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I need to find all directories, in which user has access to search(command find) and echo this directories in shell. USER is read from ksh.

for example:

read user

I know, if user want to use find in directory, user should have "read access" and "execute access" for this directory. I should check all directories for r and x access for inputed user. I'm having a little trouble with this steps. Maybe a simple solution can help me and my algorithm is wrong. Please,help!

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2 Answers 2

I wont give you the exact code but can give you the steps to achieve this:

  • Find the owner of the directory. If this matches with the user for which you are searching, then check the owner permissions on that directory. If it is r+x(5) or r+w+x(7), then the user can search inside that directory, otherwise not.

  • If the owner of the directory doesn't match with the user, check the group of the directory and find out whether the entered user belongs to that group or not. If the user belong. Check the group permissions on that directory. If it is r+x(5) or r+w+x(7), then the user can search inside that directory, otherwise not.

  • If the entered user doesn't belong to the group of the directory, check the others permissions on that directory. If it is r+x(5) or r+w+x(7), then the user can search inside that directory, otherwise not.

I think the above algo will perform the task which you want.

Edit:

Method 1:

You can use find command for that:

$ find / -maxdepth 1 -type d -perm -u=rx

This will find all directories inside / upto one level with user permission as atleast (read+execute).

Method 2:

$ stat <filename/directoryname>  | grep Access | head -1 | awk 'BEGIN{FS="[/)]"} {print $2}'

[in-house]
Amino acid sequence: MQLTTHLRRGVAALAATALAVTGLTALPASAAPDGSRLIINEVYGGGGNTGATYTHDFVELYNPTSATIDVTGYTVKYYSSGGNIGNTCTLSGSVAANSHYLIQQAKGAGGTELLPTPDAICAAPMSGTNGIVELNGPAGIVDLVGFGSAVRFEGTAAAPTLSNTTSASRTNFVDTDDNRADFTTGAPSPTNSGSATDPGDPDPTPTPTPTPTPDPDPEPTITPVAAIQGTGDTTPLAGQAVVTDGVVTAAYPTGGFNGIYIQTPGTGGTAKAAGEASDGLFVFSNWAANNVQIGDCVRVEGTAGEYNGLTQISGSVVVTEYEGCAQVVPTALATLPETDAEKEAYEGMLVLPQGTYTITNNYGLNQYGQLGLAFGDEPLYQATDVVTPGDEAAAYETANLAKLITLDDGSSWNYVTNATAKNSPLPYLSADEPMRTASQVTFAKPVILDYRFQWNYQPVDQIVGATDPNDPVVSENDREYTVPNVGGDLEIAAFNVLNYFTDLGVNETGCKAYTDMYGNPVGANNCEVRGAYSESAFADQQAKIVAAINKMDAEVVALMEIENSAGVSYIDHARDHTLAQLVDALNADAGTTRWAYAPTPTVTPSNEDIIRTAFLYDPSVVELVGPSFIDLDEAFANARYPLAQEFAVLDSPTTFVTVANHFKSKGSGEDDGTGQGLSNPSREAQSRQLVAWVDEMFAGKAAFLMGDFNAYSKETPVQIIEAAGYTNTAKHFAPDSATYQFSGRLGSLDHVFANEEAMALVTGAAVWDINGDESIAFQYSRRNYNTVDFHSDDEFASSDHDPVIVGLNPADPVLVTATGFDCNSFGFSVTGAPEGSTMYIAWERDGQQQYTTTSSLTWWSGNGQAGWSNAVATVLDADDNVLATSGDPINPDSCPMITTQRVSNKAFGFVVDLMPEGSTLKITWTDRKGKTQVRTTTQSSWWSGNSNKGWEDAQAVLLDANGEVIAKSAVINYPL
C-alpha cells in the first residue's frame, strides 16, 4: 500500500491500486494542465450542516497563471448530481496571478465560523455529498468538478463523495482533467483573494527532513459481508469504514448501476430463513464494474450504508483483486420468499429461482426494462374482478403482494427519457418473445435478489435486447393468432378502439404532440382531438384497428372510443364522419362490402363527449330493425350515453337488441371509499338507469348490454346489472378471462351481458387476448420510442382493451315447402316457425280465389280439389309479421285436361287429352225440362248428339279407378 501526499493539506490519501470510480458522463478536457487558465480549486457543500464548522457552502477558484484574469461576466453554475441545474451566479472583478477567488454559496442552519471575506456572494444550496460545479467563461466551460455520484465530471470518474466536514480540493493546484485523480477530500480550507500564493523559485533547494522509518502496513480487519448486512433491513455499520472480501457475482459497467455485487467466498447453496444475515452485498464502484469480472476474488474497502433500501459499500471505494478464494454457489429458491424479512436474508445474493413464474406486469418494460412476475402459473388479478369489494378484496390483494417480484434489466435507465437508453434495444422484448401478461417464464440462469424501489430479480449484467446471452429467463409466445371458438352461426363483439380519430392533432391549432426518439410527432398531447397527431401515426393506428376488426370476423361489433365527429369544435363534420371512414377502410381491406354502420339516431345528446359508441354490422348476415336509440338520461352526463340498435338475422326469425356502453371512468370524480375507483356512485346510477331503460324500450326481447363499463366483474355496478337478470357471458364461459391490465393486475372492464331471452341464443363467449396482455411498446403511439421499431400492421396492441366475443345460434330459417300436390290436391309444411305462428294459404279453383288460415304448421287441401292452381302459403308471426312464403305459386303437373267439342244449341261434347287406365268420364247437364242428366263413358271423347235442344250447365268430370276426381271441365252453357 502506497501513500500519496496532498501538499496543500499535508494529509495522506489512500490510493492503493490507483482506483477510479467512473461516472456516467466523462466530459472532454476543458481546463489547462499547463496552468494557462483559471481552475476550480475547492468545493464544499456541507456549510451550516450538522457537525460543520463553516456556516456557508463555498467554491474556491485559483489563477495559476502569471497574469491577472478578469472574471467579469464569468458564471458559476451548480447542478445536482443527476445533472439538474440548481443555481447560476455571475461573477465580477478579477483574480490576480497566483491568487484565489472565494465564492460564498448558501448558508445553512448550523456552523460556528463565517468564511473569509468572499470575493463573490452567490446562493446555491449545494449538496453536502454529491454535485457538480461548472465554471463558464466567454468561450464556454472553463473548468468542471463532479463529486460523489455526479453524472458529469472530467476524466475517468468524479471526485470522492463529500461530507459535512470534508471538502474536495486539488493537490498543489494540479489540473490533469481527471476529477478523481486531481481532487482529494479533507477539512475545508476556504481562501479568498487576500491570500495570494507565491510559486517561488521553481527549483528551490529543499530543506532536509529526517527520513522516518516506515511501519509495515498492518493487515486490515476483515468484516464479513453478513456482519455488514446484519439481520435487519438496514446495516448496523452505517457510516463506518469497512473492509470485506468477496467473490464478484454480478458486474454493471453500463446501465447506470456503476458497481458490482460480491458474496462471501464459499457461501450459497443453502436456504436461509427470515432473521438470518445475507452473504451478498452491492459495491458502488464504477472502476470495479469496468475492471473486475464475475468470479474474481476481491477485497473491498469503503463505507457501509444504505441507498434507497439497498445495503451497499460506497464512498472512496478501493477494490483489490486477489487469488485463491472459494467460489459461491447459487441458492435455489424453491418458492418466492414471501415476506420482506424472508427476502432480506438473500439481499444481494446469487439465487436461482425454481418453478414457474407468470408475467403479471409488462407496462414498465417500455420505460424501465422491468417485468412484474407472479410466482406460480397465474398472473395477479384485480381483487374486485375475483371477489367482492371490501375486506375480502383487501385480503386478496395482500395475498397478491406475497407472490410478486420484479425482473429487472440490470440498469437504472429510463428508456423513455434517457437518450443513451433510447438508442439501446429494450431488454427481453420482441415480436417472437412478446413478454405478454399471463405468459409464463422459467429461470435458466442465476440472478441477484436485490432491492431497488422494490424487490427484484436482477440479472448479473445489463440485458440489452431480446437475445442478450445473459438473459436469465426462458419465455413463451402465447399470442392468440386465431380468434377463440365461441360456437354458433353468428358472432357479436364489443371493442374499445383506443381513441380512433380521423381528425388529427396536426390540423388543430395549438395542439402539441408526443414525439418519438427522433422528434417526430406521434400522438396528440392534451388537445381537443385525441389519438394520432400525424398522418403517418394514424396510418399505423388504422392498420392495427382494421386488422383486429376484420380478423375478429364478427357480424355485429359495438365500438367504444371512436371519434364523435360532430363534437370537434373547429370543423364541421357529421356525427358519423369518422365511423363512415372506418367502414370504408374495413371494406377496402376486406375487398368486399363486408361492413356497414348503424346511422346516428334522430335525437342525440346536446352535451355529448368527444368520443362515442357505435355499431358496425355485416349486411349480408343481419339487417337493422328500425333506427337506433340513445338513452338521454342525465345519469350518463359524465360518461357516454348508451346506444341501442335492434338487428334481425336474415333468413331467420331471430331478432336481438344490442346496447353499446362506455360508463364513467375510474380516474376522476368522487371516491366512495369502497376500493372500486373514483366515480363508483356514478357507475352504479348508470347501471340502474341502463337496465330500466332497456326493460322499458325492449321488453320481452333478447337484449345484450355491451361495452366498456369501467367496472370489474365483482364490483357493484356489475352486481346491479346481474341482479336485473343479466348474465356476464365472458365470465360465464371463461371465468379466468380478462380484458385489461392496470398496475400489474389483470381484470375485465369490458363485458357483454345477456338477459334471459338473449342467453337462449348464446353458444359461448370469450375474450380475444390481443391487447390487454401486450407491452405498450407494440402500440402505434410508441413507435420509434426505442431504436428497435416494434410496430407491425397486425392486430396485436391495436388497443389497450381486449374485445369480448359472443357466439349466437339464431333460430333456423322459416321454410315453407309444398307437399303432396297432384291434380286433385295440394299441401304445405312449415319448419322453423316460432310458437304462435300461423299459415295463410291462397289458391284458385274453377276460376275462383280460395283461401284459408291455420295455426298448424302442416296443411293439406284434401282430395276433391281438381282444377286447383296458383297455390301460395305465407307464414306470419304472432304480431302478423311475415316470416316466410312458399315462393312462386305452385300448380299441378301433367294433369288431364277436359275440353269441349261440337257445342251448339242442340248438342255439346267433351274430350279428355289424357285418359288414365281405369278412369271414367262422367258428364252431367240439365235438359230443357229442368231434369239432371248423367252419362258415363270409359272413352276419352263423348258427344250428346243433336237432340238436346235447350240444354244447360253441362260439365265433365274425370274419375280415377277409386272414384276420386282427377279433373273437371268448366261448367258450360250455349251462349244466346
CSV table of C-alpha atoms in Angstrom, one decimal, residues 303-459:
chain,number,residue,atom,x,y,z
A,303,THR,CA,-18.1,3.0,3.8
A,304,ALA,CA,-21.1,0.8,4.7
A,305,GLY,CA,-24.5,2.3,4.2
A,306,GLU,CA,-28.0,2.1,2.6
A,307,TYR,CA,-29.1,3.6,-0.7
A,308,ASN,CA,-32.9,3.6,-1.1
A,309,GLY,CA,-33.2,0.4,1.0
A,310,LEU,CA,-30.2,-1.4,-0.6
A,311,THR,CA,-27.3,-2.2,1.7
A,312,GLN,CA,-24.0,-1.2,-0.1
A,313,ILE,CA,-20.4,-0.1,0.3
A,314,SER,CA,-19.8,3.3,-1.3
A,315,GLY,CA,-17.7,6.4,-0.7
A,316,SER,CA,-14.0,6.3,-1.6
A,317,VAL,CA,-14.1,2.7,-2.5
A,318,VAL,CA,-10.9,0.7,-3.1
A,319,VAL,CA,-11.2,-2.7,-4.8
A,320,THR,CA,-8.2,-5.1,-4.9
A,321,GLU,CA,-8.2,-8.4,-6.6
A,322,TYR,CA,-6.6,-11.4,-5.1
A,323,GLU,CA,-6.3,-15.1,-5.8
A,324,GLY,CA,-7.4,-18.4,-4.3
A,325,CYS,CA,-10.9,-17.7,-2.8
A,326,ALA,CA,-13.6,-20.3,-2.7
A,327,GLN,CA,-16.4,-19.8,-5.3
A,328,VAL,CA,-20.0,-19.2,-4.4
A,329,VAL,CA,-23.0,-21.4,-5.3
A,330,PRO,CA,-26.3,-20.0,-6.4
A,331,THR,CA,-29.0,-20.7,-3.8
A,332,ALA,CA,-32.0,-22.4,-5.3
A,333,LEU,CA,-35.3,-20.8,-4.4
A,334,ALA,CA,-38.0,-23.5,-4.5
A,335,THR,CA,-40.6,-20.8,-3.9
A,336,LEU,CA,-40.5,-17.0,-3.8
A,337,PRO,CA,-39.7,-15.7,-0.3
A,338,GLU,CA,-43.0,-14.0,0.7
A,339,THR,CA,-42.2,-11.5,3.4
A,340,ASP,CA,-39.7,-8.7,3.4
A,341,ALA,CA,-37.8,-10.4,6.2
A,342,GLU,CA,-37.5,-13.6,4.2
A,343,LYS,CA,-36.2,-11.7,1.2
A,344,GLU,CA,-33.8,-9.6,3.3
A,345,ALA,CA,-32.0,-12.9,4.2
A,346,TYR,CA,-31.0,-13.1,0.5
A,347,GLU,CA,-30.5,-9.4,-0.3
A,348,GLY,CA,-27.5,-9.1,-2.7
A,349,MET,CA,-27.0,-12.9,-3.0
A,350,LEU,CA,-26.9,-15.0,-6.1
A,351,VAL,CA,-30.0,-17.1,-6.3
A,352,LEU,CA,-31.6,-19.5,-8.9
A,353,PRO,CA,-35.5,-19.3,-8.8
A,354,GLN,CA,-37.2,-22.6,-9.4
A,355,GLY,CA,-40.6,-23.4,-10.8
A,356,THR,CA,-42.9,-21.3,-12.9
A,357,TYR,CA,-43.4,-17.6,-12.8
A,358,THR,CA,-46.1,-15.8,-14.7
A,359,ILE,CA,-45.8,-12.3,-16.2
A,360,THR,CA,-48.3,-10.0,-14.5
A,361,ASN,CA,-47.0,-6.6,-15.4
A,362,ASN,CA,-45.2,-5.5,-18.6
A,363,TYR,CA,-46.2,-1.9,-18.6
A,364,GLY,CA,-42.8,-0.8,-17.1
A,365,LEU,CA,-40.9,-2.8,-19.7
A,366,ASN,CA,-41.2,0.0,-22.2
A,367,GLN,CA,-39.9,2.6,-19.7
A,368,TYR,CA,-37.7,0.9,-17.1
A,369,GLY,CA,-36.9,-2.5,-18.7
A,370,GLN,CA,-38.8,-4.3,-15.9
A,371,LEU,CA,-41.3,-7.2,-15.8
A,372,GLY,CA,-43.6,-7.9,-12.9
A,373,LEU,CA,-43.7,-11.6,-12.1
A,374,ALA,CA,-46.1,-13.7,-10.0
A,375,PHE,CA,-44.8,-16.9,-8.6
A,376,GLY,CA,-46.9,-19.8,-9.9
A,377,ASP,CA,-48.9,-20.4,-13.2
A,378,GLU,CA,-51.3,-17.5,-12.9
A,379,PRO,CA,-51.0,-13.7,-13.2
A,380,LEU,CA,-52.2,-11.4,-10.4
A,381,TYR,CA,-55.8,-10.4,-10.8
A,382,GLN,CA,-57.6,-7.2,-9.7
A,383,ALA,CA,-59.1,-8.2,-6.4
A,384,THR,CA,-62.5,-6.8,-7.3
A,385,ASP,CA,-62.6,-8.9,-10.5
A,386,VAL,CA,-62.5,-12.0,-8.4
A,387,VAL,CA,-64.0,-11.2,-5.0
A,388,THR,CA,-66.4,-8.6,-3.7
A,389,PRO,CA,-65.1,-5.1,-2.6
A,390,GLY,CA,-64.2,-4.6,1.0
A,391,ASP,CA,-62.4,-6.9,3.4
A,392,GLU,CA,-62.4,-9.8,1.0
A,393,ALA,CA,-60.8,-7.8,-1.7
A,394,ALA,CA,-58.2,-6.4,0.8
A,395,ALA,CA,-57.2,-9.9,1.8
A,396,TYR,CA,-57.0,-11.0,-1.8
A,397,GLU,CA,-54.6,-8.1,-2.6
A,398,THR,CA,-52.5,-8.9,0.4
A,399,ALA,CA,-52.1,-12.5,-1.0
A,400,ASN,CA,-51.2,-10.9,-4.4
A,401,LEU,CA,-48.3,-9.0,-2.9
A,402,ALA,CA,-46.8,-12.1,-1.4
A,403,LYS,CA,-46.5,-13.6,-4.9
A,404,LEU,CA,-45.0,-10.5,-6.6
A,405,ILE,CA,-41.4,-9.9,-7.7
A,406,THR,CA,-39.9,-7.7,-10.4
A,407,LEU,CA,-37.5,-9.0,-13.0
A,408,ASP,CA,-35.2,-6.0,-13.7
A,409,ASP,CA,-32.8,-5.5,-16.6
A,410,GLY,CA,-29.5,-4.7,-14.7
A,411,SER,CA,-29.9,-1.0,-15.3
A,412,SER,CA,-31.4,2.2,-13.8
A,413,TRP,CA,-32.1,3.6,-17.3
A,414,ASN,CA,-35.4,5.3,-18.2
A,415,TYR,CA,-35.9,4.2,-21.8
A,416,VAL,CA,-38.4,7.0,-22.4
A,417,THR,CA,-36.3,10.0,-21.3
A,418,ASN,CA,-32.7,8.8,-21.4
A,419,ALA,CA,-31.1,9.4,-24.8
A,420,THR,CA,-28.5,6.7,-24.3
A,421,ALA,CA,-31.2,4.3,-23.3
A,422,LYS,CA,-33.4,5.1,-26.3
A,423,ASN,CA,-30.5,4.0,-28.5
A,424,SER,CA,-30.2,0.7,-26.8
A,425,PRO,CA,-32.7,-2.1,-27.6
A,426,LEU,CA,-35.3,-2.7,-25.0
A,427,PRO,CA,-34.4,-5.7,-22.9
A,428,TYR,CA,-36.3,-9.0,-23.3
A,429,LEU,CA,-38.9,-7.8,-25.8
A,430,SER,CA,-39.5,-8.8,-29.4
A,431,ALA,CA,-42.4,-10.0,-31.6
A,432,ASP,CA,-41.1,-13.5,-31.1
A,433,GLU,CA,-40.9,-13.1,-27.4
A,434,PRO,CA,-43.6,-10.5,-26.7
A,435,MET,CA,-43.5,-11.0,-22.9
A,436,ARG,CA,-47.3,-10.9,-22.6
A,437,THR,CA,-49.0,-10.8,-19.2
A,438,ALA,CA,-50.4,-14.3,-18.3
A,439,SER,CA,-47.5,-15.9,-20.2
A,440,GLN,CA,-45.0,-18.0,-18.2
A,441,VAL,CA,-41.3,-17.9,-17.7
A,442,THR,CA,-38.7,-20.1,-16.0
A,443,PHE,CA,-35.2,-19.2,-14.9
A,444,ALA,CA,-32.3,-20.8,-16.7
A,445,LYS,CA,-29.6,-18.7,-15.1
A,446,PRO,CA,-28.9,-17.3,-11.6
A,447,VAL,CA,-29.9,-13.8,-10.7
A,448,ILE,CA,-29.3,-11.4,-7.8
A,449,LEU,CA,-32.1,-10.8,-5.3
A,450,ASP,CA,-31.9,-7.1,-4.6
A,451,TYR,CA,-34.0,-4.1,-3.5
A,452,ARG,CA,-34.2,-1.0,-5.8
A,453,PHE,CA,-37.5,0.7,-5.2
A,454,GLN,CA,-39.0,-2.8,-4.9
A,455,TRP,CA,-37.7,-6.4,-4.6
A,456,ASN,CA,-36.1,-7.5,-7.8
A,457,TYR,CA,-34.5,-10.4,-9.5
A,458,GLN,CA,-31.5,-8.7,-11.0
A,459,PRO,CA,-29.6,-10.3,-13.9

This will give you the permissions in rwx notation (eg. drwxr-xr-x)

$ stat <filename/directoryname>  | grep Access | head -1 | awk 'BEGIN{FS="[(/]"} {print $2}'

This will give you the permissions in 755 notation (eg. 0755)

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how to check permission of directory? –  Alex Zern Mar 29 '13 at 17:58
    
stat will give you file/directory permissions. In general, your script cannot find all the directories you want. As an example, if you have perms 711 on /a and perms 755 on /a/b (and you're not the owner), you cannot search /a but you can search /a/b. –  Doug O'Neal Mar 29 '13 at 18:12
    
@AlexZern: I have updated the answer for your question. –  pradeepchhetri Mar 29 '13 at 18:26

I am not sure, if I understand your question in its current form.

If you don't care about a sub-directory with read access being placed in a directory without read access, then you can simply do:

find . -type d -perm -u+r

If you want to know, whether a specific user has read access to a directory, then get the group(s) she/he is a member of:

groups $userID

And do:

find . -type d -group $groupID -perm -g+r
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